Death and Dying

Apparently the topic of death and dying is starting to become less taboo in our society.  I have just come across two articles that speak on this subject.  Now I do  not want to insinuate that we have turned a chapter on this topic.  We certainly continue to be a society that would rather avoid anything that reminds us of death than recognize that it is part of life.  As Walter Mosley penned in The Last Days of Ptolemy Grey: ““We born dyin’…But you ask a man an’ he talk like he gonna live forevah.”

However, since those days in 2009, when ugly looking American Citizens held up signs like”Obama has created death panels” or “kill grandma” in response to a provision that had been placed in the Health Care Reform Act to enable doctors to receive compensation for end of life counseling [and because of all that nastiness, the provision was removed], we as a nation seem to have sobered up on the topic of death.

Recently, a new movement has occurred: death cafes.  According to Stacey Burling, Inquirer Staff Writer,

Death cafes are based on the ideas of Bernard Crettoz, a Swiss sociologist. They had made it to England by 2011 and were soon on their way to the United States, according to deathcafe.com, the mother organization of the “social franchise.” It says 200 death cafes have been held in nine countries.

I find it interesting that death is such a taboo subject.  It is almost as though people believe that they might bring it on if they talk about it.  But the fact is that we are all headed to the grave at some point or another in our lives and we should accept that fact.  As we do, we will become better prepared to deal with the topic.  As it is, we still wish to avoid it and so these baby steps that are starting to appear in our country are a very positive sign and not morbid in the least.  Further in Burling’s article, she quotes:

Raphael is a rabbinic pastor with Jewish Renewal, an emerging denomination. He’s also a therapist and death awareness counselor. He founded the DA’AT Institute for death awareness, advocacy, and training.

He thinks this is a great time to talk about death. Baby boomers are aging and many are losing their parents. Hospice participation is increasing. People are interested in near-death experiences and Eastern religions.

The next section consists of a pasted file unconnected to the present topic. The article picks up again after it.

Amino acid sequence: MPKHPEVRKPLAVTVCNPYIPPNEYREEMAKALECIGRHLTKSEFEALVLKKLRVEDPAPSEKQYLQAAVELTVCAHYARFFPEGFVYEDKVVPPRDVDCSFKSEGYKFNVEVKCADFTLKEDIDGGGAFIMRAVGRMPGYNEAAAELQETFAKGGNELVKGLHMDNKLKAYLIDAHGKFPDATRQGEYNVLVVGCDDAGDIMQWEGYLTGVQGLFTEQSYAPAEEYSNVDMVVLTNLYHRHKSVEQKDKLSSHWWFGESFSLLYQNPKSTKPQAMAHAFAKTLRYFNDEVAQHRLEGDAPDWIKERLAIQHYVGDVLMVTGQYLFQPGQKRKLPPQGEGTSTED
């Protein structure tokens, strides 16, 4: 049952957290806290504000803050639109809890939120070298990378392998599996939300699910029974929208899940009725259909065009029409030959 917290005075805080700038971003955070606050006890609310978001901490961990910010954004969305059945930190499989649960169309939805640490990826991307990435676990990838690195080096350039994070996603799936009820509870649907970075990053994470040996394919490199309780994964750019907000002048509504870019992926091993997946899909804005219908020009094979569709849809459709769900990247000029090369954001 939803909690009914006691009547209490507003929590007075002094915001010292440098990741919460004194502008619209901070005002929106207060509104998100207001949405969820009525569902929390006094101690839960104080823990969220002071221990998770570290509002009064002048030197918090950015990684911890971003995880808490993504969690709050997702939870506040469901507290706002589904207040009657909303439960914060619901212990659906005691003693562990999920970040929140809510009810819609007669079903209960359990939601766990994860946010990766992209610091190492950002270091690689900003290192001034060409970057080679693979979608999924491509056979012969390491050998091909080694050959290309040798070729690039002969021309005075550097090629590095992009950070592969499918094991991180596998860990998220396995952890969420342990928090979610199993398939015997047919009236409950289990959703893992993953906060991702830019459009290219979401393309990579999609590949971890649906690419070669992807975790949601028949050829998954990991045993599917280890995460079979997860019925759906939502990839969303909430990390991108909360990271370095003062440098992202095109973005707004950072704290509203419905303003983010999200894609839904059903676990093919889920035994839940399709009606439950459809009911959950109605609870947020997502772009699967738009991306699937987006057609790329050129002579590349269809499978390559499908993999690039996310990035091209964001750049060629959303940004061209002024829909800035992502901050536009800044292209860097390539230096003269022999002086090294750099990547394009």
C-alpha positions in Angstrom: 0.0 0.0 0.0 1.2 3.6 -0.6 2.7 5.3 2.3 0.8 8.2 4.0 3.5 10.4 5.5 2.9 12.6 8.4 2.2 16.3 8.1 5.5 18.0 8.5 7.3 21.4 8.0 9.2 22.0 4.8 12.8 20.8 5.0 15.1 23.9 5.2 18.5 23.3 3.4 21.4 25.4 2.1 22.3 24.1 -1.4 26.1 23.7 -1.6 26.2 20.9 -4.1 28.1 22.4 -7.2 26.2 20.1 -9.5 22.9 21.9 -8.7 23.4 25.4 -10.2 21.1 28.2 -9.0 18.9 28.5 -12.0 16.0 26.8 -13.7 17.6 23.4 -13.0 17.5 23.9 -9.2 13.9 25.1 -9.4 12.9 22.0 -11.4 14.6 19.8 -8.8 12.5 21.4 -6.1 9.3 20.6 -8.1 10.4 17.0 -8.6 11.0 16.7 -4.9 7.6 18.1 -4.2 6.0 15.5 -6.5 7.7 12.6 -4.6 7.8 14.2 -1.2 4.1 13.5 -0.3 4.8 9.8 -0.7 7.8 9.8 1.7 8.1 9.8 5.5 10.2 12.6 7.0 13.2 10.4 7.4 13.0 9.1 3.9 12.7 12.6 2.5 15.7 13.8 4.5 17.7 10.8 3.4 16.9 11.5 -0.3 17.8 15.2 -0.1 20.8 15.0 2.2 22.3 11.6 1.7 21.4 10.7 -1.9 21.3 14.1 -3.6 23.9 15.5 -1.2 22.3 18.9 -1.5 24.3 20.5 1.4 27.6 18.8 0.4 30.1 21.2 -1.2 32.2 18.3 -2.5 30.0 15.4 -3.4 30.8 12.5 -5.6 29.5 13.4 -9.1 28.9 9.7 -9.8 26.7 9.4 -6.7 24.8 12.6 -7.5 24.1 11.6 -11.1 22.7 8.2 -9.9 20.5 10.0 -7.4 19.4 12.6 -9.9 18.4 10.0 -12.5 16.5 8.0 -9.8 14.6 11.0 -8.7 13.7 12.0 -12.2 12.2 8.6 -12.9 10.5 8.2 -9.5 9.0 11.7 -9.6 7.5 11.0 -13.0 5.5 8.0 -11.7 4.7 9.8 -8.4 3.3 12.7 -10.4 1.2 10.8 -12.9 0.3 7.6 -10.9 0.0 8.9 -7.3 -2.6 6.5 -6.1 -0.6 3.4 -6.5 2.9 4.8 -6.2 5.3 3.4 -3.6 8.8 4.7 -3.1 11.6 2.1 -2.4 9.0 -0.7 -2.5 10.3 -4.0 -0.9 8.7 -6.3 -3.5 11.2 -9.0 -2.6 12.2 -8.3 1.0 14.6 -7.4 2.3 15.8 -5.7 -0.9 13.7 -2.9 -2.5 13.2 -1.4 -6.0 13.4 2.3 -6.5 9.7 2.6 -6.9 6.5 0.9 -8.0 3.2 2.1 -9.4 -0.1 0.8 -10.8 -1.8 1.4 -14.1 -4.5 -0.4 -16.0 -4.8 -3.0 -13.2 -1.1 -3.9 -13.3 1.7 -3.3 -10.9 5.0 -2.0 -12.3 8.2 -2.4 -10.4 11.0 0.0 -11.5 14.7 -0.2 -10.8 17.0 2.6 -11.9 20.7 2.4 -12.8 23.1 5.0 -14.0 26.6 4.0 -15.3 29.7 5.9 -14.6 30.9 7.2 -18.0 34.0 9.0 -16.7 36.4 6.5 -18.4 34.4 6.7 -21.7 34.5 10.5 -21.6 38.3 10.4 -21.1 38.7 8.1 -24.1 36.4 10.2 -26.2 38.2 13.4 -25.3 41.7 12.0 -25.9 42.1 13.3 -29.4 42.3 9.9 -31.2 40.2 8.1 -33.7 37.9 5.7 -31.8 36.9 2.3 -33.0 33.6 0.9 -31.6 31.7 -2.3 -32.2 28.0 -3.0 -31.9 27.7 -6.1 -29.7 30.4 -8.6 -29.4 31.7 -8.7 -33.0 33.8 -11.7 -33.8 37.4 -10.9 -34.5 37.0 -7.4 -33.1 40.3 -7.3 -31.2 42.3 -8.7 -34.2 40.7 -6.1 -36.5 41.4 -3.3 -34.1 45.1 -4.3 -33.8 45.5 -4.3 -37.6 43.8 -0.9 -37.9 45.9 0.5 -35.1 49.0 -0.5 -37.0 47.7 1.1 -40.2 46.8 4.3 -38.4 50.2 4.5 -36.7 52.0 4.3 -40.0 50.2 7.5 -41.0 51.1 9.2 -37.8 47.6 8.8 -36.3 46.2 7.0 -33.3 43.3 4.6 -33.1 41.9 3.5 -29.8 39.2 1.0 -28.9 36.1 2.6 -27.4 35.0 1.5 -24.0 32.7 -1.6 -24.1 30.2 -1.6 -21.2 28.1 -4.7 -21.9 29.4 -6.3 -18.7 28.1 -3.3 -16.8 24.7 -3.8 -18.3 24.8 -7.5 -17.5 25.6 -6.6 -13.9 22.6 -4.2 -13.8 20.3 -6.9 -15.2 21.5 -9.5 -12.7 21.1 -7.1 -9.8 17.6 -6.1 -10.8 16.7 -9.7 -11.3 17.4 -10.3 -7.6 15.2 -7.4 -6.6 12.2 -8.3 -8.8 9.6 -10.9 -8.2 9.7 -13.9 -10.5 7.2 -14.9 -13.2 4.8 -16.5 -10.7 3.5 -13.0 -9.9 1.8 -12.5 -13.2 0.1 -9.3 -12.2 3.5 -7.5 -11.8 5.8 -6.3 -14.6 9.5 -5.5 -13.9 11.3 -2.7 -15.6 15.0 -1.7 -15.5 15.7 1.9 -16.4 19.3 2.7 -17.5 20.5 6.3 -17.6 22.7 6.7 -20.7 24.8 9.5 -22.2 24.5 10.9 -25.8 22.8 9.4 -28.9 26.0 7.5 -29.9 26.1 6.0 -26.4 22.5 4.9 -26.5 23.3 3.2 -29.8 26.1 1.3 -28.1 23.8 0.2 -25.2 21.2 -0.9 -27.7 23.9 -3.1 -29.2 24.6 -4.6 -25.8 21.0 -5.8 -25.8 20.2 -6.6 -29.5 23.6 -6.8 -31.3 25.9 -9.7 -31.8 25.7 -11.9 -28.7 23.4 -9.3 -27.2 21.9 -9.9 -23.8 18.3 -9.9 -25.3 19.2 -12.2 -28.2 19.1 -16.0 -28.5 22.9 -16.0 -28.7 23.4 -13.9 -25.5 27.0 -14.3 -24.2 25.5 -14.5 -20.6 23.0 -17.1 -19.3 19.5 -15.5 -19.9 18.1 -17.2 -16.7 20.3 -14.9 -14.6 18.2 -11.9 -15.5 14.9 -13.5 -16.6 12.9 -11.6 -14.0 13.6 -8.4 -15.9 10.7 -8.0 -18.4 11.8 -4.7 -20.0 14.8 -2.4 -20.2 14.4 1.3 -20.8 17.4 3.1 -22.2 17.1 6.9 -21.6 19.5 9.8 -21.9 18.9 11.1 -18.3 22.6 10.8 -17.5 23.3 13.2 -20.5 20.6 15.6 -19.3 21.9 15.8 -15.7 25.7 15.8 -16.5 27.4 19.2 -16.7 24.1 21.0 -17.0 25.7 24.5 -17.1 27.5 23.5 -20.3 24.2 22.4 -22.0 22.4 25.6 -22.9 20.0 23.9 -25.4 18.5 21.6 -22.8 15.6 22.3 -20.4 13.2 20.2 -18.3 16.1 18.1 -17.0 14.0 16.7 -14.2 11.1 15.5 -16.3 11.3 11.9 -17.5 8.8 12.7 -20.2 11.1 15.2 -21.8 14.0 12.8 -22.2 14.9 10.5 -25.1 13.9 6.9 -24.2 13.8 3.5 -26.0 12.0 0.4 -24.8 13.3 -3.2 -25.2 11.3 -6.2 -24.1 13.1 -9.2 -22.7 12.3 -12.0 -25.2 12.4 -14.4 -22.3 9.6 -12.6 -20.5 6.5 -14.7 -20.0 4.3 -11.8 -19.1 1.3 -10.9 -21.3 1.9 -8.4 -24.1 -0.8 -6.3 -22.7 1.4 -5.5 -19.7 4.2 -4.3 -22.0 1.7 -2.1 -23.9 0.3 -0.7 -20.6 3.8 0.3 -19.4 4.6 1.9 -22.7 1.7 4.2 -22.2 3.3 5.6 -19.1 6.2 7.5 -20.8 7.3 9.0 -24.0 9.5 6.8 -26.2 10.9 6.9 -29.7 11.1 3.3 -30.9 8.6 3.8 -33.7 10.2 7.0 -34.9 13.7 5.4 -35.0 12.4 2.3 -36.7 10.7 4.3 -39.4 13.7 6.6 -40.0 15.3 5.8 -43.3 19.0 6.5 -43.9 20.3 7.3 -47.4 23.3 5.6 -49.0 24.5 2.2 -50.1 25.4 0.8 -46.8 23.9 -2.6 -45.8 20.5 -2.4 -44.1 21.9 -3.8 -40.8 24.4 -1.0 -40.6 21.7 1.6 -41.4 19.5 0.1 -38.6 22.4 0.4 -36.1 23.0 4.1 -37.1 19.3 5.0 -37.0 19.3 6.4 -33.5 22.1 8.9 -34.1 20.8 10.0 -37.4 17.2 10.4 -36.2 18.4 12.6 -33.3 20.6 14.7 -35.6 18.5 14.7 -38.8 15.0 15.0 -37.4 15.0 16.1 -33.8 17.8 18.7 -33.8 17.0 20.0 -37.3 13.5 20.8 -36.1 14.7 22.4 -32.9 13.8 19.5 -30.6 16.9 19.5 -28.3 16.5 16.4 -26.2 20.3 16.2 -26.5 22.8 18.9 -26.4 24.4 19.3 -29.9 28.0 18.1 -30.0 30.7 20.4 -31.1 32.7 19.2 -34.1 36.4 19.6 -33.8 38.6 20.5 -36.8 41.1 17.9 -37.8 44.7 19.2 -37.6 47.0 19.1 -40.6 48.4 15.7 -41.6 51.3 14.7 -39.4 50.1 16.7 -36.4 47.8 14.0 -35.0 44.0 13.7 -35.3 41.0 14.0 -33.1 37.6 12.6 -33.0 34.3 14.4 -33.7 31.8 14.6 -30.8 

“I think we’re living through this profound revolution in terms of our cultural attitudes toward death,” he said.

He believes death is still more of a “great intimacy” than sex, and a topic that feels taboo to too many. That means many don’t get the support they need when someone they love dies. On the first day, friends will greet them with a serious, long face, he said. On day two, they’ll ask, “How you doing?” By the third day, friends have moved on and people are left to “live with their grief in this kind of invisible way.”

There are even “death dinner” events that also focus on the topic of death and dying.  Dinner, always being a place for good social gathering, seems a great way to bring up the taboo topic.  From a blog by mother nature network

The website Death Over Dinner offers a way to facilitate the process. It gently leads the organizer through a series of questions that can help make the planning of such a get-together a little more straightforward. Asking about who you’d want to attend, what your intention is (to make specific plans, to get a real conversation going about death and dying, or to prepare for another’s death), and even providing resources to watch, listen and read, the site helps you navigate what can be complex, emotional waters.

So yes, if not now, when?  Let’s talk death and dying!

copyright Yvonne Behrens 2014

 

 

 

 

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